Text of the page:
Mohammed Bello Adoke, former attorney-general of the federation, says he did not ask former President Goodluck Jonathan not to concede the 2015 presidential election as being insinuated.
Jonathan launched his memoirs, ‘My Transition Hours’, on Tuesday and appeared to suggest that Ngozi Okonjo-Iweala, former minister of finance; Osita Chidoka, former minister of aviation; Adoke and Waripamowei Dudafa, senior special assistant on domestic affairs, advised him not to concede.
The former president wrote: “They were recommending sundry alternatives, but I was quiet in the midst of their discussions. I hugged my thought, figuring out how to do that which was best for the country. My personal interest was receding rapidly and the interest of Nigeria looming large.
“I excused myself and left the sitting room. I walked into my study. Even there, my mantra was a strong circle around me, supporting and comforting me. Let the country survive. Let democracy survive. My political ambition is not worth people being ‘soaked in blood.”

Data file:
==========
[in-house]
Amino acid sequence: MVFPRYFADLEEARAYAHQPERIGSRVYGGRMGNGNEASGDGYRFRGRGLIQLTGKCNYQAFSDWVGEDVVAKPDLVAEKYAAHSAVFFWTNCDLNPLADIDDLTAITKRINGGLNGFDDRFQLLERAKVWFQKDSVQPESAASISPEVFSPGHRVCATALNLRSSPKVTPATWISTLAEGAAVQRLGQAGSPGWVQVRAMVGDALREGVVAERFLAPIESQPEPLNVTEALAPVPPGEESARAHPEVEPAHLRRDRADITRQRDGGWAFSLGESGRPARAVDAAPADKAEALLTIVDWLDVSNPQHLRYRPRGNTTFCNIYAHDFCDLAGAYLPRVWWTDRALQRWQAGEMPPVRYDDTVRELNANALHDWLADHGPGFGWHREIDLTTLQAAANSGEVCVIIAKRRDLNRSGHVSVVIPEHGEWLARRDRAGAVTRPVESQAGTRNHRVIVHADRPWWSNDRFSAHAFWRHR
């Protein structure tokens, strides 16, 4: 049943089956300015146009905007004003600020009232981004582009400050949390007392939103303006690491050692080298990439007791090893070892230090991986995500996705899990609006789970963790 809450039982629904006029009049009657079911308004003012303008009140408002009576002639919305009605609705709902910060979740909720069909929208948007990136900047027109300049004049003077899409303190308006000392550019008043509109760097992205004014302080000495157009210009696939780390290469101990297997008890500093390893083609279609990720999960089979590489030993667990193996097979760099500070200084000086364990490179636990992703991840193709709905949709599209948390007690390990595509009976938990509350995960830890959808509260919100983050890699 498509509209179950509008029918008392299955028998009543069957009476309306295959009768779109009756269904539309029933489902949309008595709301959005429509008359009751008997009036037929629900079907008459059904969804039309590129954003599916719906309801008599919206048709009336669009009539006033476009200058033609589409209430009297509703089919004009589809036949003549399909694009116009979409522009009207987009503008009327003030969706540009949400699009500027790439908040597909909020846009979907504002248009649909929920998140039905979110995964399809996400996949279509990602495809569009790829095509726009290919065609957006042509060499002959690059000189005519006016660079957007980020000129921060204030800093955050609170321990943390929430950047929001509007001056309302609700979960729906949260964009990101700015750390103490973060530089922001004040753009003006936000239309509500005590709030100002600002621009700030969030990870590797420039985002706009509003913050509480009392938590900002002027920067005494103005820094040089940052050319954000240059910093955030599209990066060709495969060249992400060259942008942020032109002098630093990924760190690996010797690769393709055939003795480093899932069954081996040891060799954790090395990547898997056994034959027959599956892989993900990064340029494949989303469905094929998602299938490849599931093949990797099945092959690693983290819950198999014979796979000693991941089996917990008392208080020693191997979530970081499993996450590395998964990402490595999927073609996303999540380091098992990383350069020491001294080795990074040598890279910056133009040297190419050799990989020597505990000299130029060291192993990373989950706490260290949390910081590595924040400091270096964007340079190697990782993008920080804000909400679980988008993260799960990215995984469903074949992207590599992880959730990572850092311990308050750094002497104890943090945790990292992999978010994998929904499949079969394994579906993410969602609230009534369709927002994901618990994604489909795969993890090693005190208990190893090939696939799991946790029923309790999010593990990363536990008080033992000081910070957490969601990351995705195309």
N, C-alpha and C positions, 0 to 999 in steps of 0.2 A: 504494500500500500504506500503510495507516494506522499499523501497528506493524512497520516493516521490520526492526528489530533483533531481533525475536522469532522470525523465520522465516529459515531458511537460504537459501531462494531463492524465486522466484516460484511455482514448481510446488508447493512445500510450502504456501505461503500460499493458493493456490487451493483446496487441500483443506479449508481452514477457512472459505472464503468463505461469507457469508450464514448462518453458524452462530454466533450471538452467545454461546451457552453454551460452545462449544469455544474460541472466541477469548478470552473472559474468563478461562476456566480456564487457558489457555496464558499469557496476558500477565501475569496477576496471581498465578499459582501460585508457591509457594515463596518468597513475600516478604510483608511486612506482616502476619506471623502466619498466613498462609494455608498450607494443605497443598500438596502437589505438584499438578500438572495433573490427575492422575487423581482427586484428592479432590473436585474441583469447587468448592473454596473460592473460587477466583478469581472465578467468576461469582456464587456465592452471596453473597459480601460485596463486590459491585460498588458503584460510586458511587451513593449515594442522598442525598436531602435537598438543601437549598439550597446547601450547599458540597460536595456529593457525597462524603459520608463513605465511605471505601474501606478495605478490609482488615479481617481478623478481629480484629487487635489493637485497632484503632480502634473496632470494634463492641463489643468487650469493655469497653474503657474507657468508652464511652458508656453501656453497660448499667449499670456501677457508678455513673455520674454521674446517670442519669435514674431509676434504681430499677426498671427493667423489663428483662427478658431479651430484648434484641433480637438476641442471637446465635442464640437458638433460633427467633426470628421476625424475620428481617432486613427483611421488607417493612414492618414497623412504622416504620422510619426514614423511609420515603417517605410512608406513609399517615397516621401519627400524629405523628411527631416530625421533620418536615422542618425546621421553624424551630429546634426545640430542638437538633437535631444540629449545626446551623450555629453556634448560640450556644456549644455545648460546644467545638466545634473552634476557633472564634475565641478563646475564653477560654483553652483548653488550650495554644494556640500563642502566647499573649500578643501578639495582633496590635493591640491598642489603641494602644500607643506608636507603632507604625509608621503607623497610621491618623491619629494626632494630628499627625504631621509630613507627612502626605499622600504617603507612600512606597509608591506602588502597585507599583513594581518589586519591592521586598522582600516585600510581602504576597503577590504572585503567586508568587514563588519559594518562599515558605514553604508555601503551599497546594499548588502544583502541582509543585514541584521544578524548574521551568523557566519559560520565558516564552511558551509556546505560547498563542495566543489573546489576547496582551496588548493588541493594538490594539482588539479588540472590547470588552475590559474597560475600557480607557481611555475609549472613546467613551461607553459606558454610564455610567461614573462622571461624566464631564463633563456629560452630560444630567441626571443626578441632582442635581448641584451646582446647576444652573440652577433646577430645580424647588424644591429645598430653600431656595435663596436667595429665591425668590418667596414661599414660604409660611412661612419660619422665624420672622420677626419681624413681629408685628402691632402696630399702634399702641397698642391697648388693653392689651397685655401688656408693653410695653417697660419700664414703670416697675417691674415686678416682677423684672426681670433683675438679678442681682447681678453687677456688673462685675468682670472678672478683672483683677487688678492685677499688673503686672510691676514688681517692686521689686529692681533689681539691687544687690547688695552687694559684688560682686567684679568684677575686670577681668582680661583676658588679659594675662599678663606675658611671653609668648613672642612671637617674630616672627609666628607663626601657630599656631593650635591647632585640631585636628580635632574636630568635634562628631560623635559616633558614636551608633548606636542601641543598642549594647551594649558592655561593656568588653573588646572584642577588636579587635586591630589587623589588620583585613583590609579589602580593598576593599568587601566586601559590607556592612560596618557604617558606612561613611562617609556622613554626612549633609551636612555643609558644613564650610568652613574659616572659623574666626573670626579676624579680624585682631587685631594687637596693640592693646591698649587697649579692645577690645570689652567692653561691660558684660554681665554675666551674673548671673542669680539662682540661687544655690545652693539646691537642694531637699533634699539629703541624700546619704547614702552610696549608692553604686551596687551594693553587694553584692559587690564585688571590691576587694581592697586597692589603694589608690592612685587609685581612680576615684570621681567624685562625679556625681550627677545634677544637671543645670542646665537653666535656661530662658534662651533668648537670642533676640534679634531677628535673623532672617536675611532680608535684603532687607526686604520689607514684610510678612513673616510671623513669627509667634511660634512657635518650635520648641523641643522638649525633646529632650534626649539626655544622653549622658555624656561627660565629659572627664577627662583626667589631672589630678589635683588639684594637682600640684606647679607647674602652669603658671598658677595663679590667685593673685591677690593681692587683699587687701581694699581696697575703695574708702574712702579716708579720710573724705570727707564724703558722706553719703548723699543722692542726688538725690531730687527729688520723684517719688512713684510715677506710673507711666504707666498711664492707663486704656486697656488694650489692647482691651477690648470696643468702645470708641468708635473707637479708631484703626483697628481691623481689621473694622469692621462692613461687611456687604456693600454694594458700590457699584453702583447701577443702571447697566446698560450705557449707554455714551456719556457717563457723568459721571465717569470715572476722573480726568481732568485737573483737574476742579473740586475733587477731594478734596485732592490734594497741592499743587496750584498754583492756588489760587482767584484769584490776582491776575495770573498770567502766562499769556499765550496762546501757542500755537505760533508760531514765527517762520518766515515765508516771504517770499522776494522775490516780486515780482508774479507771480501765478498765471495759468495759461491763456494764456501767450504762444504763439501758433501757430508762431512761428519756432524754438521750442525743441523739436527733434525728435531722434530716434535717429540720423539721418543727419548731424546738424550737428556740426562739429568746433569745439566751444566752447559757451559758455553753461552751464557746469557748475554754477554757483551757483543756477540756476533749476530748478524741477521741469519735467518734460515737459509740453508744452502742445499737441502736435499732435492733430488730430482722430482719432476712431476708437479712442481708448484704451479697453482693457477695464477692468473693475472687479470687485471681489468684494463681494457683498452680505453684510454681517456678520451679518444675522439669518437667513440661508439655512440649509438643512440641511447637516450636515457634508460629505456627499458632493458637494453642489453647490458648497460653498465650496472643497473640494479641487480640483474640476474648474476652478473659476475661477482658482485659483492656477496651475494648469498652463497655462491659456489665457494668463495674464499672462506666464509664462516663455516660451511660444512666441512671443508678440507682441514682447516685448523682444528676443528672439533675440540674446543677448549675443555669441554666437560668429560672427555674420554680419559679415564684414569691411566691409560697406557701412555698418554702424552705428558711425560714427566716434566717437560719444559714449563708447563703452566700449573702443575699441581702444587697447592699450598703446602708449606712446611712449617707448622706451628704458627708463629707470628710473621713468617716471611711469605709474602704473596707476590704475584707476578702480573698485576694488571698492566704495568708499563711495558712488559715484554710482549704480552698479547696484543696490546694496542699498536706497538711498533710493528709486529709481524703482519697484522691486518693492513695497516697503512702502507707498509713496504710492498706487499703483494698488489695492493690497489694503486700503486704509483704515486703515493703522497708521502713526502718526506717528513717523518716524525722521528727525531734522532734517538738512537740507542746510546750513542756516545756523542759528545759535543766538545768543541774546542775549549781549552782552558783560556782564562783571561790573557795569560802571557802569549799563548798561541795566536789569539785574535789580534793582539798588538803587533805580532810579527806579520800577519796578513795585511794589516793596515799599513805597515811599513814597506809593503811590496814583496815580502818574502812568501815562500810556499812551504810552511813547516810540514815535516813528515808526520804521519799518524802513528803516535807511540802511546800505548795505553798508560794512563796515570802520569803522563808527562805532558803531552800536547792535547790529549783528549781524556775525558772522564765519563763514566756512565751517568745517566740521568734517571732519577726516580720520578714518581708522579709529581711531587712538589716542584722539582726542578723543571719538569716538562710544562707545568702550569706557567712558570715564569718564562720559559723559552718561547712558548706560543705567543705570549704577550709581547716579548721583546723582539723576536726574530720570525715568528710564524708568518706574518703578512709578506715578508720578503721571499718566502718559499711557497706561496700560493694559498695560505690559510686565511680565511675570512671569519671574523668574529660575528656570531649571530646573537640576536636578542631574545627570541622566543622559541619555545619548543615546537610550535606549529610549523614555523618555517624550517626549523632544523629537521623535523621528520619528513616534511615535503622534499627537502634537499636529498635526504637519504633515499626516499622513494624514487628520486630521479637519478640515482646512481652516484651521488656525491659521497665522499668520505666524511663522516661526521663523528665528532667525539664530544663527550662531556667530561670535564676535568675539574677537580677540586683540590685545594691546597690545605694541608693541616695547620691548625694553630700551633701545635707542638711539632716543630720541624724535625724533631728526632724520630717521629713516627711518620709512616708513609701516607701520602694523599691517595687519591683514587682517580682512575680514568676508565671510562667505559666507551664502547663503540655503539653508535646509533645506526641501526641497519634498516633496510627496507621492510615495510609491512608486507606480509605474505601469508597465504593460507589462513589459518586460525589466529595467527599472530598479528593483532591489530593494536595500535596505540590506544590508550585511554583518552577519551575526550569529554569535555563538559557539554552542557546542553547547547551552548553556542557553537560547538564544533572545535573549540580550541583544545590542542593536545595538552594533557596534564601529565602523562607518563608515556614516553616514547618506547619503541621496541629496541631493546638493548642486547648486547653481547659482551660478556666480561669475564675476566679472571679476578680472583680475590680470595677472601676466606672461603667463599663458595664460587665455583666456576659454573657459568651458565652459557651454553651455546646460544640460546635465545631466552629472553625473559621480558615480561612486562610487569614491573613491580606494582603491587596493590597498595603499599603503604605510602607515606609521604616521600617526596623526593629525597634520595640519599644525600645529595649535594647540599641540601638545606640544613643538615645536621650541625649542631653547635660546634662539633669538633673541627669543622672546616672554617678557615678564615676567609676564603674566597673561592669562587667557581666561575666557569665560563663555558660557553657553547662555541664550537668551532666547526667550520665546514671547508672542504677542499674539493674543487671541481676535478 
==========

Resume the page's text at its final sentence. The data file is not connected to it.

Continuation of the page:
Although the president has sought to clarify the vague narration in his book, Adoke told PUNCH that he and the other three persons were the heroes of the concession.
Adoke said: “My forthcoming book (‘Burden of Service’) will address the issue most comprehensively. As a patriot, I could not have advised the president not to concede defeat. Okonjo-Iweala, Chidoka, myself and Dudafa are the real heroes of that historic concession.
“We ensured that despite pressures from the hawks within the administration, the president concede defeat by calling President Buhari as at the time he did.”
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